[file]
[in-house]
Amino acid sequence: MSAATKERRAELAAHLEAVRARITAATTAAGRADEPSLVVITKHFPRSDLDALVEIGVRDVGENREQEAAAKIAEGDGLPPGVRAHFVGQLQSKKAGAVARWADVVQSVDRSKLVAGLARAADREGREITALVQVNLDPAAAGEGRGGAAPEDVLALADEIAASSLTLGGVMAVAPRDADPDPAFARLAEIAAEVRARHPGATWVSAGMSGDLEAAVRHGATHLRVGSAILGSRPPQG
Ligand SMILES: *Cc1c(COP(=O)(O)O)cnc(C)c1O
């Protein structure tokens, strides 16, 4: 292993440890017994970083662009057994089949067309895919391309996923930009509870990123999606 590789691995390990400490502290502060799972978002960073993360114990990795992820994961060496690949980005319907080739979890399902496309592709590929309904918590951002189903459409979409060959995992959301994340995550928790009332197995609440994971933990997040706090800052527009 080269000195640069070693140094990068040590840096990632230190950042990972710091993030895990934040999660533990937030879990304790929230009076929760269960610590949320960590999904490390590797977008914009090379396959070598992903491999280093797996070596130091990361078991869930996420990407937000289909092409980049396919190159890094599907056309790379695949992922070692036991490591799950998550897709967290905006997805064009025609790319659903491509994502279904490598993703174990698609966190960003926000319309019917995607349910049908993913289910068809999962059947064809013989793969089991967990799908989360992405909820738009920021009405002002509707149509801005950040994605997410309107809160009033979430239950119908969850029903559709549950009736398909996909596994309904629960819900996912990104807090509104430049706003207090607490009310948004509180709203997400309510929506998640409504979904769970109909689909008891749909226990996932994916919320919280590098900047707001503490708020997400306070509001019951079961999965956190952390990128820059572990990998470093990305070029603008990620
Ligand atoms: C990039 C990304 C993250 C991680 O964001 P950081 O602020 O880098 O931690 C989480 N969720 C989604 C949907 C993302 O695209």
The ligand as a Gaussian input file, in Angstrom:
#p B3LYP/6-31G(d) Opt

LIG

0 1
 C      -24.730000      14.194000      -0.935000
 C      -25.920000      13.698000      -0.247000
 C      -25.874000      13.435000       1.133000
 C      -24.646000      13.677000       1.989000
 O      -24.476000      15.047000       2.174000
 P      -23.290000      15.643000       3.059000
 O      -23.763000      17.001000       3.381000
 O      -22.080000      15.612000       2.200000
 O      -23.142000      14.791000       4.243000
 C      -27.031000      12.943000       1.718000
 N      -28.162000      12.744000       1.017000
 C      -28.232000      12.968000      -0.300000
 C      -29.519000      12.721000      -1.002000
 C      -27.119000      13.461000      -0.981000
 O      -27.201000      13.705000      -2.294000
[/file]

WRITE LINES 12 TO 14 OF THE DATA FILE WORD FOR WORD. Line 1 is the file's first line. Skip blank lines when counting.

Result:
 C      -25.874000      13.435000       1.133000
 C      -24.646000      13.677000       1.989000
 O      -24.476000      15.047000       2.174000